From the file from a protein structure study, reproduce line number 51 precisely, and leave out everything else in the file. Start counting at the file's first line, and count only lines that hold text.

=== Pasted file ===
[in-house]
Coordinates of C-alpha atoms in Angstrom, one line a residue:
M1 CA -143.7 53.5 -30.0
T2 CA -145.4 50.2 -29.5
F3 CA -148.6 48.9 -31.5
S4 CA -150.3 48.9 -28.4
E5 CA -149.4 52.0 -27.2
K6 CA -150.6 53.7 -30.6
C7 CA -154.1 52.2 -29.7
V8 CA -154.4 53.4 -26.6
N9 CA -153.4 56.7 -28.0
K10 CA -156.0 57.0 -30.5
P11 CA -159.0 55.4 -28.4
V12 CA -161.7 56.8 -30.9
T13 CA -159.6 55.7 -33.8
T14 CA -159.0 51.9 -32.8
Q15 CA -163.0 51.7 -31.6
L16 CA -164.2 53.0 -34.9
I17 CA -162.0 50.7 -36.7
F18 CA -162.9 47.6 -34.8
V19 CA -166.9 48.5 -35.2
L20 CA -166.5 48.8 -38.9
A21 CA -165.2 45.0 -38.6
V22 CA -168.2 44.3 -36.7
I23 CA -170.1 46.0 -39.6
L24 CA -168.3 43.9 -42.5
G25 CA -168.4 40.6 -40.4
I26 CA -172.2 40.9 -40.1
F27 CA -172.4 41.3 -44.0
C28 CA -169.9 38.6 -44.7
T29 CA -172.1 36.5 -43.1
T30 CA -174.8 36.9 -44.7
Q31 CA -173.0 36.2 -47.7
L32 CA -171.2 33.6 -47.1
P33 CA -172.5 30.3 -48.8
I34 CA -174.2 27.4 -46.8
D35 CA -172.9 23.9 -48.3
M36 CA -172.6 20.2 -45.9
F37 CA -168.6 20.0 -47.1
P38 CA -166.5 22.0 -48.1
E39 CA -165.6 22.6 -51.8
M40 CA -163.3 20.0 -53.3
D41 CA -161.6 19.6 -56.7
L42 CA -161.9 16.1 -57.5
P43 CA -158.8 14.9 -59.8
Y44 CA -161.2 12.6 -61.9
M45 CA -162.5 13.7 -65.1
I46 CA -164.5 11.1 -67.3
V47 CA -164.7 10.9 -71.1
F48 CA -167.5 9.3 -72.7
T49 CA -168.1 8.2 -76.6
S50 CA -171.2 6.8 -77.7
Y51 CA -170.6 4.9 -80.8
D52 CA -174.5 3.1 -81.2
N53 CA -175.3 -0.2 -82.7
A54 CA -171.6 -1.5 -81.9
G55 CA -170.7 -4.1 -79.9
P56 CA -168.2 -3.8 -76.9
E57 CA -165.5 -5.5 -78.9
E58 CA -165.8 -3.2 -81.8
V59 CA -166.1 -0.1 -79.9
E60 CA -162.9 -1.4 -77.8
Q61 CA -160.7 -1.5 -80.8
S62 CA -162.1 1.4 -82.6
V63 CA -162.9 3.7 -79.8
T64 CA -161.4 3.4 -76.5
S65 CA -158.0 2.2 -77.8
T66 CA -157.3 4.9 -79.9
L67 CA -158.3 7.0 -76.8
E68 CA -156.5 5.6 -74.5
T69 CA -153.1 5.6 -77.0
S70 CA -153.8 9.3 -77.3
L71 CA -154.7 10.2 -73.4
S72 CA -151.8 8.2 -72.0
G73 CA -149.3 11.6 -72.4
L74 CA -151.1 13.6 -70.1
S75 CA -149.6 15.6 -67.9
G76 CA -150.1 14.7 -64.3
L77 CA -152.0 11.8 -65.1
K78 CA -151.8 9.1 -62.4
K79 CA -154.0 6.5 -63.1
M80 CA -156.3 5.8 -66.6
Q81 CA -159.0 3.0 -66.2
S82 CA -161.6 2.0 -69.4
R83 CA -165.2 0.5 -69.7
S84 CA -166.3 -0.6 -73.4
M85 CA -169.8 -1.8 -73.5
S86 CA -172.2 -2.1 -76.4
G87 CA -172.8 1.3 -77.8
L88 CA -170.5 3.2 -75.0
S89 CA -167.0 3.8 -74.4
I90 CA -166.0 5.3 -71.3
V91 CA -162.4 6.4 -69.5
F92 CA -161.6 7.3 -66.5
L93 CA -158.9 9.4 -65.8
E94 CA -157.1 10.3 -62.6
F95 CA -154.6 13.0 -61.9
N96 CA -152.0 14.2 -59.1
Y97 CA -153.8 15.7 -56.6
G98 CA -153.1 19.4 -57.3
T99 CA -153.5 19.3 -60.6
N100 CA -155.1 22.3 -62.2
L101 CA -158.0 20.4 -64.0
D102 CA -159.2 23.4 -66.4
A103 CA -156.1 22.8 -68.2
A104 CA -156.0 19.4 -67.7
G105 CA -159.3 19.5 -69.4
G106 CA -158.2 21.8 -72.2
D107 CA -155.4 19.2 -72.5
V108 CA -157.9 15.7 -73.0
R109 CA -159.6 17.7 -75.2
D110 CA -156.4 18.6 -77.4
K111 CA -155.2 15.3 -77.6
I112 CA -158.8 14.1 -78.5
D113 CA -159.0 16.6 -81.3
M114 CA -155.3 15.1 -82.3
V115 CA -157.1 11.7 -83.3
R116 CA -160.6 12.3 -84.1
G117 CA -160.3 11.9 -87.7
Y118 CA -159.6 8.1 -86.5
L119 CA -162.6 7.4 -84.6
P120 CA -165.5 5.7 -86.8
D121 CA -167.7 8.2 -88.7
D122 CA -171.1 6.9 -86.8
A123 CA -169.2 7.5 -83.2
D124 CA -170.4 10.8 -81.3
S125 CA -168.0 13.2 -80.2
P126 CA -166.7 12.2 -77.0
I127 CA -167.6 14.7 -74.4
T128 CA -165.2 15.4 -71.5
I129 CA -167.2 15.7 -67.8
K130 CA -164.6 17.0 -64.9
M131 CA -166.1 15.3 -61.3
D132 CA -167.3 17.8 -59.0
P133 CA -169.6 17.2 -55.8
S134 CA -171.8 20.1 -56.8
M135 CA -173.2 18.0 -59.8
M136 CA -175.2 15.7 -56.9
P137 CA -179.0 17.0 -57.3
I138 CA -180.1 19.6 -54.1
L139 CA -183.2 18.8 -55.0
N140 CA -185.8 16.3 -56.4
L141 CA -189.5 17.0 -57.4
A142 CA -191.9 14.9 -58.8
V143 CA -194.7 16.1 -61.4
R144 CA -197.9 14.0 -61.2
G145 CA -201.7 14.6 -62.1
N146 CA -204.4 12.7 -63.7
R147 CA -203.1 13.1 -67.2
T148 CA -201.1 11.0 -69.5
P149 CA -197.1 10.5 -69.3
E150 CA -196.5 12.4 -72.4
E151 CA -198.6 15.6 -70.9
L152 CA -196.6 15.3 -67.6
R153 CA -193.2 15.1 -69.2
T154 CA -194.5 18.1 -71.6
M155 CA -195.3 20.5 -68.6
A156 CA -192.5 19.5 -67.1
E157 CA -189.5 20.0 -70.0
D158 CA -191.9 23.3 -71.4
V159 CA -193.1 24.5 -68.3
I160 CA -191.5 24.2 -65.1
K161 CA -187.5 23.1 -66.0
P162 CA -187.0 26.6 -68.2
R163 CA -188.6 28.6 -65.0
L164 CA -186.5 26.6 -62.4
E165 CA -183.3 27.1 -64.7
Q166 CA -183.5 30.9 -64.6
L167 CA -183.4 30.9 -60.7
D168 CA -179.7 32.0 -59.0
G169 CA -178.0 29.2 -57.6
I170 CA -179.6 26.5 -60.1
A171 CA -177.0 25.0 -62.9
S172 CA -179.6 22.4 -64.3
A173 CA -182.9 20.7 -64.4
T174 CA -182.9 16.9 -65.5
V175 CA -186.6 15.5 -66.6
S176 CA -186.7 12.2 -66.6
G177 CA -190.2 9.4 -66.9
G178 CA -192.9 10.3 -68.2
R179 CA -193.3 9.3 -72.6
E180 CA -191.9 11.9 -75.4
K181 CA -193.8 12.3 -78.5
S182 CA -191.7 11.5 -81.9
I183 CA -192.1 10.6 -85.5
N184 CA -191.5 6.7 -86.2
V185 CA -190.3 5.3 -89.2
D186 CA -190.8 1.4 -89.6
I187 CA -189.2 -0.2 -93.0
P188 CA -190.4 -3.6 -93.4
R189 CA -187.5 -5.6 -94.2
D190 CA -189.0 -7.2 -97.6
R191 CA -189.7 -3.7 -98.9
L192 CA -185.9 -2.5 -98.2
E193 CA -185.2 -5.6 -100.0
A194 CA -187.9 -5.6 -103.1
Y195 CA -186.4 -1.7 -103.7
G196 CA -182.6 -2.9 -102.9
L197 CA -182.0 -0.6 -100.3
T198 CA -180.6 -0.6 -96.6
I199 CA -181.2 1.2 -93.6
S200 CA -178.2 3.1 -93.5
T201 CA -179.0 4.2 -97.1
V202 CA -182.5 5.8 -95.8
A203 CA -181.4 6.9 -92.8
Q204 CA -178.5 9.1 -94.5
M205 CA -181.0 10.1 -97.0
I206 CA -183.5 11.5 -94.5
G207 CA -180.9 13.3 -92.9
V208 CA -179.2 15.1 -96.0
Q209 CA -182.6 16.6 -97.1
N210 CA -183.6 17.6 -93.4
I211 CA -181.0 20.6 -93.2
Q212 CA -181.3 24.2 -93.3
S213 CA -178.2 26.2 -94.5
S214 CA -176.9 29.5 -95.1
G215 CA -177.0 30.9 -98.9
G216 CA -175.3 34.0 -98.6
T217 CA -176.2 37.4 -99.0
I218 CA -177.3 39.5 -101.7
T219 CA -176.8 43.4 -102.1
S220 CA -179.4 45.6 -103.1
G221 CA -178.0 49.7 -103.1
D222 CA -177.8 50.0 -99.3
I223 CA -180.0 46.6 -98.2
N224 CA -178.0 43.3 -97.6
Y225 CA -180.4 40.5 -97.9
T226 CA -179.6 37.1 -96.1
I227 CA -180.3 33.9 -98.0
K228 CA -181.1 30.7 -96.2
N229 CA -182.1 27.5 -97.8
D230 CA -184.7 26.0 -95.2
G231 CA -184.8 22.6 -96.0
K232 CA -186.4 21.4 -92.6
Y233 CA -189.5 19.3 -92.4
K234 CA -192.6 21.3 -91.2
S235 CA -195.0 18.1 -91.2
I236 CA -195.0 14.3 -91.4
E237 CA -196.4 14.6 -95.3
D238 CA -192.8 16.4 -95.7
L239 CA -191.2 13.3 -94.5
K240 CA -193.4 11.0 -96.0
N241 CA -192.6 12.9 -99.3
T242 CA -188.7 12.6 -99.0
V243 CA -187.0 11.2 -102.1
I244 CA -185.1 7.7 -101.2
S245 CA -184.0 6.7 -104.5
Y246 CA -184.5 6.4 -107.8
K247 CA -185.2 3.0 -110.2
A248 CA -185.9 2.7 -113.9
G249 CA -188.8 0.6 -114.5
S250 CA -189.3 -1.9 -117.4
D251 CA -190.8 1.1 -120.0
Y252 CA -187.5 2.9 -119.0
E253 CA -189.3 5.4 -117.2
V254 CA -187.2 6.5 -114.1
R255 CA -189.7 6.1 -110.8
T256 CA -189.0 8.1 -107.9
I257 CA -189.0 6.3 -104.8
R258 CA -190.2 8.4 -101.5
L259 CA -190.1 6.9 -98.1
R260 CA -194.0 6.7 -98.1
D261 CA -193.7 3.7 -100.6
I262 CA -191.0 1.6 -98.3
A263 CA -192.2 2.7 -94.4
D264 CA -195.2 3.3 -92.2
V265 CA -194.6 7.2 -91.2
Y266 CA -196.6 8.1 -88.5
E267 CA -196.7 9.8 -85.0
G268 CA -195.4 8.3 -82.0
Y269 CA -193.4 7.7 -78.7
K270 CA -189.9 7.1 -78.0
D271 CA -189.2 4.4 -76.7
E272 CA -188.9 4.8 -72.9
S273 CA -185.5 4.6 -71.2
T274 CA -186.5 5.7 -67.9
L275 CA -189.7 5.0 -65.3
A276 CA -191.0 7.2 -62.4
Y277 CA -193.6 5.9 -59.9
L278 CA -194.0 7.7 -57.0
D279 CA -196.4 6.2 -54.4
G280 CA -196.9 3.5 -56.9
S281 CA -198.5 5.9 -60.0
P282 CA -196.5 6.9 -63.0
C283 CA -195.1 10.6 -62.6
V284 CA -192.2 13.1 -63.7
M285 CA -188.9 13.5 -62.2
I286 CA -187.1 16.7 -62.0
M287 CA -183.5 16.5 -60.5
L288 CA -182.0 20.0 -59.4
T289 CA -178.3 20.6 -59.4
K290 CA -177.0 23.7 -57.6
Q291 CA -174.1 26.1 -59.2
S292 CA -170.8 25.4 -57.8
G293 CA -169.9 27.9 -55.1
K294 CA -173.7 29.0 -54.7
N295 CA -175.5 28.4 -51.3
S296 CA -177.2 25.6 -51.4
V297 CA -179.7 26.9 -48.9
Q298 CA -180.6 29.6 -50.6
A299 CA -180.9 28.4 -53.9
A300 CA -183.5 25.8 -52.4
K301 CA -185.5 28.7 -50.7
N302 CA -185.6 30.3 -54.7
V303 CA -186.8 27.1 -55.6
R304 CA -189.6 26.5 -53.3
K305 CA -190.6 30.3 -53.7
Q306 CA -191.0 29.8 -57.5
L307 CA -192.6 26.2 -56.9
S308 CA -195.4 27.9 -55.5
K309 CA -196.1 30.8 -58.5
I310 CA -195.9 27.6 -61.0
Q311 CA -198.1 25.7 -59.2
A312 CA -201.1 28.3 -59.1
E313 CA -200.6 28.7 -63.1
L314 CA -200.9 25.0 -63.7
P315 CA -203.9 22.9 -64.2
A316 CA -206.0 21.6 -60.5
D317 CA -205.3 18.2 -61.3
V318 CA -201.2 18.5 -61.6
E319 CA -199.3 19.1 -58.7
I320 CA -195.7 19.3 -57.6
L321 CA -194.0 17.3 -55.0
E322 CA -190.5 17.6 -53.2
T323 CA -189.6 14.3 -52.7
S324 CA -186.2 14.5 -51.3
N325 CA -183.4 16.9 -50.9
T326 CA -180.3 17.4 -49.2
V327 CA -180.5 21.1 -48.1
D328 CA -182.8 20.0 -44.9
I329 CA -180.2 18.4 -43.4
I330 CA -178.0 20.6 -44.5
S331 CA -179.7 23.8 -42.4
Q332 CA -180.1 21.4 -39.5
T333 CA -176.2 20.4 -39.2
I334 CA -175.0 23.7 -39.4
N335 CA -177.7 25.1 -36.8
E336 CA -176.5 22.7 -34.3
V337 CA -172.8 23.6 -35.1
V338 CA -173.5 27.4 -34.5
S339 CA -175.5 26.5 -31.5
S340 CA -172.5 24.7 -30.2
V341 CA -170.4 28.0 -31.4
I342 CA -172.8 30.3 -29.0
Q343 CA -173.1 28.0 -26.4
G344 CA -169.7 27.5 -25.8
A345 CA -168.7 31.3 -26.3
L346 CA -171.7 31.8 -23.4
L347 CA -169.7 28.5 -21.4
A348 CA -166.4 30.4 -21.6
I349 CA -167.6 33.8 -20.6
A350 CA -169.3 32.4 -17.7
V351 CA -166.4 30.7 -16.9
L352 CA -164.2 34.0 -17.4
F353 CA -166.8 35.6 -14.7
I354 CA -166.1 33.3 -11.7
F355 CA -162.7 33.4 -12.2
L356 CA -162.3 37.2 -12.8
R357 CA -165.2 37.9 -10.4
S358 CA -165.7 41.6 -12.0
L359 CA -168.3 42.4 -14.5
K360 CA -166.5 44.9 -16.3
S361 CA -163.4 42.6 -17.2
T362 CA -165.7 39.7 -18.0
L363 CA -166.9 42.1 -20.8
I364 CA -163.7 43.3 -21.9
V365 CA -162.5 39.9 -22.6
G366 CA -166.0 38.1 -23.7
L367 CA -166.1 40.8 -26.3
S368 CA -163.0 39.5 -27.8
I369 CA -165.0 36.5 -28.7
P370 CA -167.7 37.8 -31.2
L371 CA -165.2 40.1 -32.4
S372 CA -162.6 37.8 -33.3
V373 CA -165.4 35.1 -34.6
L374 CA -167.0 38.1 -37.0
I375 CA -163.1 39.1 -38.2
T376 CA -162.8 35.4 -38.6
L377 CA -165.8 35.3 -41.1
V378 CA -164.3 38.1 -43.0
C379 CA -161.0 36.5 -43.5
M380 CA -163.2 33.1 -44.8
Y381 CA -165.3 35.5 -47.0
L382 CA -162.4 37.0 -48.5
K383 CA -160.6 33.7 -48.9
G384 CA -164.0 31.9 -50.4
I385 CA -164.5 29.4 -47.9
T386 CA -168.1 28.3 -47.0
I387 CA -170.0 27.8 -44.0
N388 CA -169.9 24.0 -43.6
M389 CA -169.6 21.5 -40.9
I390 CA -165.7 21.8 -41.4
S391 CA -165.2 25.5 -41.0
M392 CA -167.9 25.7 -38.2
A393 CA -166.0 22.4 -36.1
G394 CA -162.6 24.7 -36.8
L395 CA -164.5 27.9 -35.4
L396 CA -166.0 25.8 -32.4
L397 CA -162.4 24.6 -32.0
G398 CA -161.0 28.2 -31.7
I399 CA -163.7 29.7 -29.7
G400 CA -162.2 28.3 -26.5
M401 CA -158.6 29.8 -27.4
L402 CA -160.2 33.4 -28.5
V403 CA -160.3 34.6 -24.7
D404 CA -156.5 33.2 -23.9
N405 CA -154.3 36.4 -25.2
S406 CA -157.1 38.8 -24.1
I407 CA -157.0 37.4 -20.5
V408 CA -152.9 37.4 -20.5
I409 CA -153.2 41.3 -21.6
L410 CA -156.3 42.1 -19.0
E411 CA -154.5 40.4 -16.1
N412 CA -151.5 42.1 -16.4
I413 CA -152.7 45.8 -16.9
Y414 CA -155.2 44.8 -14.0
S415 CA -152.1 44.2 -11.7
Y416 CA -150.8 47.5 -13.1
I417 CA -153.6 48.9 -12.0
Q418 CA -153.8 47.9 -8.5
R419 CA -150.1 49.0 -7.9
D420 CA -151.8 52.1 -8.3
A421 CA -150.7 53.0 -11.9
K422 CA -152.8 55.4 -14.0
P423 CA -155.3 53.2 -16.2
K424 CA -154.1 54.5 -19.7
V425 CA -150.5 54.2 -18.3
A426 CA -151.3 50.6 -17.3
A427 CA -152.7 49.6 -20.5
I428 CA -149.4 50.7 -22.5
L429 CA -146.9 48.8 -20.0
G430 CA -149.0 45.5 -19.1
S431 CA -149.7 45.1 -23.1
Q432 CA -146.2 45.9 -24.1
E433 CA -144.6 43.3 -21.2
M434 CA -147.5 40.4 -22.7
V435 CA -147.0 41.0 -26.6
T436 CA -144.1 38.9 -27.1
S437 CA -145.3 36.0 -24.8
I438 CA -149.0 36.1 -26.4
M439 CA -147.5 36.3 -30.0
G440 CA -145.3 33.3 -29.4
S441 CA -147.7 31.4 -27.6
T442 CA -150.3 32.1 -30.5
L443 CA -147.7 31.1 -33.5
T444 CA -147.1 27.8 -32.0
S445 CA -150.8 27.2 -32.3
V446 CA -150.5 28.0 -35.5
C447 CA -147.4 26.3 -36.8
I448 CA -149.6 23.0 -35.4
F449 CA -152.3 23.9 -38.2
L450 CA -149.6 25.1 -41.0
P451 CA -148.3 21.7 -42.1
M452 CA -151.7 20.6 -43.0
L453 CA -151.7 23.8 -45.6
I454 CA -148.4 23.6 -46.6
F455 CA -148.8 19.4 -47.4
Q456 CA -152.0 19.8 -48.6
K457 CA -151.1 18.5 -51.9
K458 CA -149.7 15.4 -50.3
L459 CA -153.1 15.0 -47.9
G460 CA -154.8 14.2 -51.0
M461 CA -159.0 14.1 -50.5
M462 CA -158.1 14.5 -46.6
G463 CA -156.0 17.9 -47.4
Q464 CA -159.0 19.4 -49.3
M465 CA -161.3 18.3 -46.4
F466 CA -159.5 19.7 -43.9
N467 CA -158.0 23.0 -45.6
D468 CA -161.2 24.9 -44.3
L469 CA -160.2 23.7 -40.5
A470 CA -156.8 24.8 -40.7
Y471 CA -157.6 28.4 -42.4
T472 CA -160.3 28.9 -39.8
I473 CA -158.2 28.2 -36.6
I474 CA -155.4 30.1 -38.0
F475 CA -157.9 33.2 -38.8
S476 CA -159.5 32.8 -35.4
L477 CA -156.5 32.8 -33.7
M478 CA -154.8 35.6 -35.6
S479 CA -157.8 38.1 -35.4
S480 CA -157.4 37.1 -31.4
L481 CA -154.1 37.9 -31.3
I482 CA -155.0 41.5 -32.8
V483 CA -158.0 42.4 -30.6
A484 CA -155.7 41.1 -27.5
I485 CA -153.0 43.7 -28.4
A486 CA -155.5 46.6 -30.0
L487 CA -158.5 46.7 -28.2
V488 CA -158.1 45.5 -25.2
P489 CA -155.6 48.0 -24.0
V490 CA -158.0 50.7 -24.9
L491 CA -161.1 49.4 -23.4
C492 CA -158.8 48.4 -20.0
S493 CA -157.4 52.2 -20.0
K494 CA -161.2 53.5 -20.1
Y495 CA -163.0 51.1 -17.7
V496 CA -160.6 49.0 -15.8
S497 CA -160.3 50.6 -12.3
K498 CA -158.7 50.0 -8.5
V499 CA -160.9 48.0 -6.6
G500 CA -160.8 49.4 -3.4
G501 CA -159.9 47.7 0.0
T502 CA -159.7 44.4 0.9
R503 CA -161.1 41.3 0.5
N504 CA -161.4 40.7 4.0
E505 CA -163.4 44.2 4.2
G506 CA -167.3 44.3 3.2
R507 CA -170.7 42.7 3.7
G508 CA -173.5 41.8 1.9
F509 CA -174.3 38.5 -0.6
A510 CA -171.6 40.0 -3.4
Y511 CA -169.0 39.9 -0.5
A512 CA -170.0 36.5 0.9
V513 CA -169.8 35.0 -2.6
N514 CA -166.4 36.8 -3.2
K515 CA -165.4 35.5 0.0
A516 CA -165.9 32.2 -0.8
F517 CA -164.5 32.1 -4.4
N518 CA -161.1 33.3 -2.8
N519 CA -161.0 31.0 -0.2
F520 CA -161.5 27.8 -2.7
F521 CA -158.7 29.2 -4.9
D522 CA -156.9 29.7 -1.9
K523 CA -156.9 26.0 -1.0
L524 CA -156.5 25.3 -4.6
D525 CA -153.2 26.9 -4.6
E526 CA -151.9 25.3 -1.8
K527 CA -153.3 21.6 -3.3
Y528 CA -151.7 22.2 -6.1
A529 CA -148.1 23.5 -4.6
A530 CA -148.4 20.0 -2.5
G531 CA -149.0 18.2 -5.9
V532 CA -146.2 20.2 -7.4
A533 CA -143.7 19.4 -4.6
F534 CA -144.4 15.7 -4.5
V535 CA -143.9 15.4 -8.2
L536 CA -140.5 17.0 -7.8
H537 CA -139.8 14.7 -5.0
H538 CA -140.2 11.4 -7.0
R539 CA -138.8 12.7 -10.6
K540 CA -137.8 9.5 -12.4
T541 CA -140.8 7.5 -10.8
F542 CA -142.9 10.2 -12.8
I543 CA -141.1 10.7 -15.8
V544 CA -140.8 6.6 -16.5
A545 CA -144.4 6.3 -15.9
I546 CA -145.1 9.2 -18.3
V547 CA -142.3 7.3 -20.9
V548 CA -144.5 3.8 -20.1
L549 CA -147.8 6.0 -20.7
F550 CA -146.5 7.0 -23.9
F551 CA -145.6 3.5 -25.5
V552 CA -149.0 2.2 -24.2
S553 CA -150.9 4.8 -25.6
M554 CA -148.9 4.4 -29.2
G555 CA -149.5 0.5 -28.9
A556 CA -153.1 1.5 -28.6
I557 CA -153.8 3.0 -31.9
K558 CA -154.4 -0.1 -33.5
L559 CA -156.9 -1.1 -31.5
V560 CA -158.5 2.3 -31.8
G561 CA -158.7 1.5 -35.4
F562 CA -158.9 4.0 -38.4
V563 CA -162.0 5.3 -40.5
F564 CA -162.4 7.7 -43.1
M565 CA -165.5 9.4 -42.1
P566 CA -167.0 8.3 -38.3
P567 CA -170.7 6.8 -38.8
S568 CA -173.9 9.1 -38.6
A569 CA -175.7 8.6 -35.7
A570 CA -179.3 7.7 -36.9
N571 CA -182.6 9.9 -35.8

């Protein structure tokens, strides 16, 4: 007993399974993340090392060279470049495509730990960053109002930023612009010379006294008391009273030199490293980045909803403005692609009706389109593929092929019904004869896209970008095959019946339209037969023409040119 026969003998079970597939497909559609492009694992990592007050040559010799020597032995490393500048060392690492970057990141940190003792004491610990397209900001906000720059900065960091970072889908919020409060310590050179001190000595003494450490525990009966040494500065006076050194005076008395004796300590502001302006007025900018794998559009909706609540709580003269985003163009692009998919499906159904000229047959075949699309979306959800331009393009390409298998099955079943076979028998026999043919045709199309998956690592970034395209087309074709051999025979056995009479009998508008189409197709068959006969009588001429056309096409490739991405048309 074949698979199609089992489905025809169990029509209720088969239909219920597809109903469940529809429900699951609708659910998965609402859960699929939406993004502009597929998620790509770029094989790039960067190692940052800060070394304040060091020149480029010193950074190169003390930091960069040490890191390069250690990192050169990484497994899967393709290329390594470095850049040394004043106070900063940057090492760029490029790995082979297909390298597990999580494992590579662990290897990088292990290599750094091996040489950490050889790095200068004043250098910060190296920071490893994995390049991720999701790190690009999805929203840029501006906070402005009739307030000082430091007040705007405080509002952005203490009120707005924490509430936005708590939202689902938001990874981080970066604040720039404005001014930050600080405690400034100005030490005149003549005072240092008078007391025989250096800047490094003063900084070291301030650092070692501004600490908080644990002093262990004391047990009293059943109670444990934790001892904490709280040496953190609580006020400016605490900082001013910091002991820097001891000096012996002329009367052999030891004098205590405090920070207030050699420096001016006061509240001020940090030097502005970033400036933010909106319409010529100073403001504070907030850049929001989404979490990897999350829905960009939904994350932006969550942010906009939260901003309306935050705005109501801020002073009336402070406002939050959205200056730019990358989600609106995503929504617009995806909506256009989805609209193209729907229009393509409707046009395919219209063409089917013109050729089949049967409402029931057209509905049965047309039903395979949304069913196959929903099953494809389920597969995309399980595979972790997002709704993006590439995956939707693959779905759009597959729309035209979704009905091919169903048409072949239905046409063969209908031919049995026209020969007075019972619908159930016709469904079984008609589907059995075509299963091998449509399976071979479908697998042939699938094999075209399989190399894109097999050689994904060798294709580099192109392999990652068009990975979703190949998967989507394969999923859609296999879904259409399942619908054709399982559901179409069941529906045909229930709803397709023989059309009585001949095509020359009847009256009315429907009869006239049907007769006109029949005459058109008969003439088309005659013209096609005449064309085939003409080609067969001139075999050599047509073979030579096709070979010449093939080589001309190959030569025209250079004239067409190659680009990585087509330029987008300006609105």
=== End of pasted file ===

T49 CA -168.1 8.2 -76.6